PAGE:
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Thursday
Sep182014

FILEMAKER: Insiders Vs Outsiders

From Dwayne Wright PMP, PMI-ACP, CSM
Certified FileMaker Developer

WEB: www.dwaynewright.com
EMAIL: info@dwaynewright.com
TWITTER: dwaynewright
YOUTUBE: FileMakerThoughts

There are at least 2 different types of people that will access your database from the root security levels. The ones you know about ( insiders ) and the ones you don’t ( outsiders ). Outsiders are people that have found a way to hack into your network and then hack their way into a FileMaker solution. Outsiders can also can access by an insider giving them the log in and password information to enter a secured system.

Although outsiders are a threat, I do not think they are a primary concern unless they have been given information from an insider or former insider. Then they typically will have a specific motivation to breach security and an easy method to do so.

Insiders are people that have been granted access to a network or FileMaker solution for a specific business purpose. This can include ...

Current Employees - Most employees are good people that only want to do their job and go home to their family. However, disgruntled employees, employees with more than casual relationships to competitors and employees looking for an unfair advantage over other employees can be a real threat. They may have access and motivation to breach security or share information with an outsider.

Former Employees - If a network administrator is not on the ball, a former employee may have access to information and have a motivation to perform a breach of security.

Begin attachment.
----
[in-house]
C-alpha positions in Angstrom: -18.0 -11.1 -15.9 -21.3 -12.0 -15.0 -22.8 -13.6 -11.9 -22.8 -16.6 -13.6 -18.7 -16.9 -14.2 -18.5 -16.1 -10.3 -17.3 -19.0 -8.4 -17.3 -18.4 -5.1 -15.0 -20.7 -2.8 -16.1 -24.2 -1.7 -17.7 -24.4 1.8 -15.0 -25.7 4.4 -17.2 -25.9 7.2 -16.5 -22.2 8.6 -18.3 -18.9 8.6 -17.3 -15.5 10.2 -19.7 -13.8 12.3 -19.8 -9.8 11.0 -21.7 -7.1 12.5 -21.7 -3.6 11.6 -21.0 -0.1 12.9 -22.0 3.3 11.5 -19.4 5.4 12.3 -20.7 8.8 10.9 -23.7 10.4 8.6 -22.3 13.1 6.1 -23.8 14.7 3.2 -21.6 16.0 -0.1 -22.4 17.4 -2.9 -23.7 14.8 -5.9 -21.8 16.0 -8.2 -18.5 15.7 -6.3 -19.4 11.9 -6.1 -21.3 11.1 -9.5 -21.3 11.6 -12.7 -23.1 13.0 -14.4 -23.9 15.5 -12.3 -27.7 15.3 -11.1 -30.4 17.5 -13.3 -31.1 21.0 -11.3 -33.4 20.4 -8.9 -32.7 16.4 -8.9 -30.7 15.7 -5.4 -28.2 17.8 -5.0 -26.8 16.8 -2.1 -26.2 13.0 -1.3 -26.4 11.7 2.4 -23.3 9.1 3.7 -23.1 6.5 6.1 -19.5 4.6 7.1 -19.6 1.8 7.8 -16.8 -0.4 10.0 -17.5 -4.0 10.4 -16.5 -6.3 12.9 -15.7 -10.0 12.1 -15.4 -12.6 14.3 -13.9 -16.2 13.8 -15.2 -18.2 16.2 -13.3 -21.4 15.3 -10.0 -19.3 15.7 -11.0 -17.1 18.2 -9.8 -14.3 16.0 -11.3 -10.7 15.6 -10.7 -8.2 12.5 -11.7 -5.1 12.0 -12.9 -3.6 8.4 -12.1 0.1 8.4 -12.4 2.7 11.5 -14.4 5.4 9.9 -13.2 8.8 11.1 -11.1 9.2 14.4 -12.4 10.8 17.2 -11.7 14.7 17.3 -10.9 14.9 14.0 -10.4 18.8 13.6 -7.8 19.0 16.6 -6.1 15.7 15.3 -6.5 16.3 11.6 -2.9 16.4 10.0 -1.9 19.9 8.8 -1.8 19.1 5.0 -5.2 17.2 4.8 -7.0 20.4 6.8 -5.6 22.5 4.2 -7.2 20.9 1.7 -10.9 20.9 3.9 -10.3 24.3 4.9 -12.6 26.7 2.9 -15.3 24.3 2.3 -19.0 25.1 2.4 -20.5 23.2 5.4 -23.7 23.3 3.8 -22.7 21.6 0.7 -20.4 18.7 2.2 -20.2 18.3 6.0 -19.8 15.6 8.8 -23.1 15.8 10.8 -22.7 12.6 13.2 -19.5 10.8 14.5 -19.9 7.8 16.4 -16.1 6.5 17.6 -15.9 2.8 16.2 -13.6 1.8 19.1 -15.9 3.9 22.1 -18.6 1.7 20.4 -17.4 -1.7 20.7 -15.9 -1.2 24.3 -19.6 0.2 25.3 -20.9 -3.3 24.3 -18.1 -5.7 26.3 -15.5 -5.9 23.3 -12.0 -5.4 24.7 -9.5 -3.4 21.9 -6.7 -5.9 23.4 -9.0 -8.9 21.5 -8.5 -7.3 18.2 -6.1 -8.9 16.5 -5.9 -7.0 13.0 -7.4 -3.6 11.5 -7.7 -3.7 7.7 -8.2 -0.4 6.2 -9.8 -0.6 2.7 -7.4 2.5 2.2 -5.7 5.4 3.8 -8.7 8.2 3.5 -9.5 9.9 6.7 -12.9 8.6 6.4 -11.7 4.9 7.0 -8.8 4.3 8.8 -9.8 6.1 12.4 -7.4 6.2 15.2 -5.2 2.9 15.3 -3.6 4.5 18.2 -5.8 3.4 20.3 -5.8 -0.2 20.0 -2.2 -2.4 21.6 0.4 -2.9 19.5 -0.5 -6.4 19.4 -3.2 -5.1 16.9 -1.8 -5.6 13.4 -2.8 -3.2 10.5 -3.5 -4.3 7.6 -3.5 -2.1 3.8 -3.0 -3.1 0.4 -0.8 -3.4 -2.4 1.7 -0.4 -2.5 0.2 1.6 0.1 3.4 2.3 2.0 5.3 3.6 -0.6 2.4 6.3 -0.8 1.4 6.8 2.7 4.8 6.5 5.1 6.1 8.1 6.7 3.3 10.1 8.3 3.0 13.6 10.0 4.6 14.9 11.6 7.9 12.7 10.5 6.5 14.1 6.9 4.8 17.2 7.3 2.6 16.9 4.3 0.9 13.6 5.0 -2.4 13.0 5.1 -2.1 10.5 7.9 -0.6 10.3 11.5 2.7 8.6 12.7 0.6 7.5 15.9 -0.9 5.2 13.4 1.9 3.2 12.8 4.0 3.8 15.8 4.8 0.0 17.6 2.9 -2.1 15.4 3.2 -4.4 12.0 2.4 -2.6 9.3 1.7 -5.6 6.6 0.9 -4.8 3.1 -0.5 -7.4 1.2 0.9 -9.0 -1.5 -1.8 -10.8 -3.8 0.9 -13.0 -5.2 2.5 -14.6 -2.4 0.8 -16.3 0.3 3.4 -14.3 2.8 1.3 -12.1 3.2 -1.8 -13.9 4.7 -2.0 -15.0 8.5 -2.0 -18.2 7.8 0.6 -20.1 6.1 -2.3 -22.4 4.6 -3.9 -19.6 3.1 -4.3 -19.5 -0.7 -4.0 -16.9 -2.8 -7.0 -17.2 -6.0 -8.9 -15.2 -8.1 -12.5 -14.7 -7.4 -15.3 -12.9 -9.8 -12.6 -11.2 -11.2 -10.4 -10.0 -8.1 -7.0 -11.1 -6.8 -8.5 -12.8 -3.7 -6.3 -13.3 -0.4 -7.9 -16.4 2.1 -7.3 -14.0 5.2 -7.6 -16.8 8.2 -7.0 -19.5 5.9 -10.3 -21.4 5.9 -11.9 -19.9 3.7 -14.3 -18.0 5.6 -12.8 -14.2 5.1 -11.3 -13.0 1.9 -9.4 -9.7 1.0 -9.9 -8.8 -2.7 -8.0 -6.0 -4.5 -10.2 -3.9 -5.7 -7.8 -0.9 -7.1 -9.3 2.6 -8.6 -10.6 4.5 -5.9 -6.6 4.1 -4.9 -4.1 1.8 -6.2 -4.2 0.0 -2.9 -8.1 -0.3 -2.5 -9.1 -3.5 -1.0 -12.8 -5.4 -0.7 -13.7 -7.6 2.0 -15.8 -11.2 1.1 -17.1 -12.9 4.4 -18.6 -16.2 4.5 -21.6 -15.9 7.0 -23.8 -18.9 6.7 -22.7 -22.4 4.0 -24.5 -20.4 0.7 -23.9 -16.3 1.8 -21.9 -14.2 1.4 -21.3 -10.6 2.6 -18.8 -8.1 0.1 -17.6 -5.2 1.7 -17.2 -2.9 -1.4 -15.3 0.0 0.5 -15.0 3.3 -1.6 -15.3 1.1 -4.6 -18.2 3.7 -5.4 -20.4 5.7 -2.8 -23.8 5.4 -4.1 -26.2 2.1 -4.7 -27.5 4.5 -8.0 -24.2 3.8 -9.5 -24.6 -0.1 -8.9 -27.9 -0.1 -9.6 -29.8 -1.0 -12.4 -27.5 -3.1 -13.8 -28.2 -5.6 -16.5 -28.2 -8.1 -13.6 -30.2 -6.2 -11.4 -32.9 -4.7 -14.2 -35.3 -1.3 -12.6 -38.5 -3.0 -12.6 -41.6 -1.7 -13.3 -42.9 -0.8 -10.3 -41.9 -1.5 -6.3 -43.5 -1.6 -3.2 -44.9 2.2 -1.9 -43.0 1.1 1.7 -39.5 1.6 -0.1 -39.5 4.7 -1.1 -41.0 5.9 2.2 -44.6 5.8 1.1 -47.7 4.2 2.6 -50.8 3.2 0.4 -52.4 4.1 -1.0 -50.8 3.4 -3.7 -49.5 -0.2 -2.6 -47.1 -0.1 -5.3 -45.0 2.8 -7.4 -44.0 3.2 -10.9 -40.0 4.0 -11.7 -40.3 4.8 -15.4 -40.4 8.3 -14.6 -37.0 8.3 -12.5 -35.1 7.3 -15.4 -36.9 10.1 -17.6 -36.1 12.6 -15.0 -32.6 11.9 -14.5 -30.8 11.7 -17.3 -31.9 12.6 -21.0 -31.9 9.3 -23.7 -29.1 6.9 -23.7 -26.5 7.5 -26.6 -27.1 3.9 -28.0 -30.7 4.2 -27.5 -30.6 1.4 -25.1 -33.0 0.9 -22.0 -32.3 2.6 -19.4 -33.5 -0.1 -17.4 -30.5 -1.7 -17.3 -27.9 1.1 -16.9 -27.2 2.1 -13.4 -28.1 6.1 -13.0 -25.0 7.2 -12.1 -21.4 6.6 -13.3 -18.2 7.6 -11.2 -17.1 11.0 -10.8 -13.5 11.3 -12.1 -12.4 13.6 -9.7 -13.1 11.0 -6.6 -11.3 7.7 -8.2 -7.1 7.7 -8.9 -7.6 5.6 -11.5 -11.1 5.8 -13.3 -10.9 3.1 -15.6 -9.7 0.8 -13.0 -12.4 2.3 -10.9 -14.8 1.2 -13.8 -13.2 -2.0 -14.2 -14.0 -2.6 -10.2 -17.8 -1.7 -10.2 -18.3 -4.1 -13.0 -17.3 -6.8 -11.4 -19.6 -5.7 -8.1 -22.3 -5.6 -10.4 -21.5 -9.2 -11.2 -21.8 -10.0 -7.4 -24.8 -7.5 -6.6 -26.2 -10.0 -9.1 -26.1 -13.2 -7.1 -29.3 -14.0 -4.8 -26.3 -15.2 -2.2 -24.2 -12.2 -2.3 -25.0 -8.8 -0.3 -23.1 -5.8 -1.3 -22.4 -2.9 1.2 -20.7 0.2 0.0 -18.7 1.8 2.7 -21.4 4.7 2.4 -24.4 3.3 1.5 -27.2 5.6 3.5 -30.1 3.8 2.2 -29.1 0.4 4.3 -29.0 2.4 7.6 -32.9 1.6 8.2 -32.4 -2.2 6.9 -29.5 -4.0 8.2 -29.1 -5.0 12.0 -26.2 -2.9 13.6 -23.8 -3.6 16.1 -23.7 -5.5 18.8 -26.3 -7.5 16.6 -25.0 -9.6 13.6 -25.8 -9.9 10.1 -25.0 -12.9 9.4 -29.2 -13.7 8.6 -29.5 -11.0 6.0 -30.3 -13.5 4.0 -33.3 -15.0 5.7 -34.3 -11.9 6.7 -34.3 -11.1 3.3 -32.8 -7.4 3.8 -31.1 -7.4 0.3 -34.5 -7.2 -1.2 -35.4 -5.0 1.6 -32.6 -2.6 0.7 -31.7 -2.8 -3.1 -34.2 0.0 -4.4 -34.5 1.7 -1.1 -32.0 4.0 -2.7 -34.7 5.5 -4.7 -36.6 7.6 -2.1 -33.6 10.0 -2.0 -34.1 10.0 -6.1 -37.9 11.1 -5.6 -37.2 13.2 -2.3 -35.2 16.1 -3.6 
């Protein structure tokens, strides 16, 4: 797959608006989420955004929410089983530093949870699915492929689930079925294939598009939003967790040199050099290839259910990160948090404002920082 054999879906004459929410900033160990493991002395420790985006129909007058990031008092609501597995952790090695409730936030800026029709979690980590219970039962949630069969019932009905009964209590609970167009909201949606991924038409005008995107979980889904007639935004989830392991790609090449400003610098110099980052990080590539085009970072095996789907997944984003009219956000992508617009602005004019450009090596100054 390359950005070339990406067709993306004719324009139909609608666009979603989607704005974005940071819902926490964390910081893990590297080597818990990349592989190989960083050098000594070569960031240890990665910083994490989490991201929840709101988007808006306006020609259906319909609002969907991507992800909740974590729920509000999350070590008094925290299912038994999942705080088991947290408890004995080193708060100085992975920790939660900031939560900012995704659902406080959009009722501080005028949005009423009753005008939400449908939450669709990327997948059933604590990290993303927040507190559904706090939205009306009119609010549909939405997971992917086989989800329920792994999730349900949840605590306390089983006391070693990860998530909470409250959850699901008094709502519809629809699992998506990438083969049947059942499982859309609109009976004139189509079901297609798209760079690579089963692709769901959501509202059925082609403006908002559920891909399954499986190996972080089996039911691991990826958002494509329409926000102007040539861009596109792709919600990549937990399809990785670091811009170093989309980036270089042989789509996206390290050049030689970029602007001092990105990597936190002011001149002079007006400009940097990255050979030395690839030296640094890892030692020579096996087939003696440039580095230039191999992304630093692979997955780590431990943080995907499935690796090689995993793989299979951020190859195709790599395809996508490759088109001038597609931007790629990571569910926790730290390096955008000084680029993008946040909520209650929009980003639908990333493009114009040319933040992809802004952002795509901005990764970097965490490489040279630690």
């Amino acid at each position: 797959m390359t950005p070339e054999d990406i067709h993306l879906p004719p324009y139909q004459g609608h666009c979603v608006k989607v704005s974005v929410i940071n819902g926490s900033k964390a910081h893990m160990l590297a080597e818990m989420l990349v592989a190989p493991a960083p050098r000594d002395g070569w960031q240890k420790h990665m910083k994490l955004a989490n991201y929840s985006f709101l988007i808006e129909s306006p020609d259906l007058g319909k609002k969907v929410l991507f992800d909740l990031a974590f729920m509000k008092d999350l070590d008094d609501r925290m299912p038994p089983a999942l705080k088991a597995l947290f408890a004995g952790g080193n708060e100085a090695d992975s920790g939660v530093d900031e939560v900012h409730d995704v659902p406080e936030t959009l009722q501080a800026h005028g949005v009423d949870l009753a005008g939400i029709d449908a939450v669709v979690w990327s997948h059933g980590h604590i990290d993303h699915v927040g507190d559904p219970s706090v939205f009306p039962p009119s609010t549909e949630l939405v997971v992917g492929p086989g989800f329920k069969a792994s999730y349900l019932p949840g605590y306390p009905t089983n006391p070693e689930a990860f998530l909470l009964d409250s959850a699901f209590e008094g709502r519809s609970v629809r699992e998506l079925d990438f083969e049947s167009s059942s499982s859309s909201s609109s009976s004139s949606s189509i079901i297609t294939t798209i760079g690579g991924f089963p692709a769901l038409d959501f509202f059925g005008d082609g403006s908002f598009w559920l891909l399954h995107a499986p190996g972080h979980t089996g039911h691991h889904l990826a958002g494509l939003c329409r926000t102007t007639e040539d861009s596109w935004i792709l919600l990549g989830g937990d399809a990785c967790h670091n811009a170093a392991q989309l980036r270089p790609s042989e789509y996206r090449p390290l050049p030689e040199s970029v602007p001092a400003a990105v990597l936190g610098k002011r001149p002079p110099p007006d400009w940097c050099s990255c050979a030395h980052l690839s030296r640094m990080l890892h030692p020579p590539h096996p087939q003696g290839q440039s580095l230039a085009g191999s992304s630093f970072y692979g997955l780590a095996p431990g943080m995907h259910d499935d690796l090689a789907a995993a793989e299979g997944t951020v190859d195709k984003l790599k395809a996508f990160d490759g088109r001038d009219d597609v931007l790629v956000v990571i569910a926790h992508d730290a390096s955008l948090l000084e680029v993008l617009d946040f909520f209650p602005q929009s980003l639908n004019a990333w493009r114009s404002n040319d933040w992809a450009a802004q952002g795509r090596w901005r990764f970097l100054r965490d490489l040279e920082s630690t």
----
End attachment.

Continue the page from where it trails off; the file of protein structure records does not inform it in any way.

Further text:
Temporary or Contract Employees - May have access and may have a motivation to breach security.

Vendors, Outsource Vendors and Other Business Associates - You may share information with another business that may have a motivation to breach the security of your FileMaker solution.

Most security level abuse within FileMaker based solutions are inside jobs. This means that out of millions of users, there are probably a few bad eggs. This can be because of lack of training, misunderstandings, malice or for financial benefit. For this reason alone, you should implement some planning, documentation and level of security in your FileMaker solutions.

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More info about the author and FileMaker in general, contact me at info@dwaynewright.com.

© 2008 - Dwayne Wright - dwaynewright.com

The material on this document is offered AS IS. There is NO REPRESENTATION OR WARRANTY, expressed or implied, nor does any other contributor to this document. WARRANTIES OF MERCHANT ABILITY AND FITNESS FOR A PARTICULAR PURPOSE ARE EXPRESSLY DISCLAIMED. Consequential and incidental damages are expressly excluded. FileMaker Pro is the registered trademark of FileMaker Inc.

Wednesday
Sep172014

Related Fields On A FileMaker Layout

From Dwayne Wright PMP, PMI-ACP, CSM
Certified FileMaker Developer

WEB: www.dwaynewright.com
EMAIL: info@dwaynewright.com
TWITTER: dwaynewright
YOUTUBE: FileMakerThoughts

There are occasions were you will want to have a related field on a layout but you don't need a portal. You just want to show one related record. A classic example may be when you only want to see the latest value of a related record. Say that you have an employee table and a table that holds all their promotions with salary information. You may only want to see the latest record. So you decided to put the related field on the layout and here are the step for that.

1. Go to layout mode and go to the layout you want to put the related field on.

2. Drag over an empty field from the status area, which will bring up the dialog box to pick a field. Above the list of fields for the current table for the current layout, you will see a pull down menu. From the pull down menu, choose the table occurrence that has the related field you want to use.

NOTE: If the relationship is not there, you will need to define the table occurrence in the relationship tab of the define database dialog box and link it to the table occurrence for the layout you are on.

3) Select the field you want to use and click the OK button. This will place the field on the layout.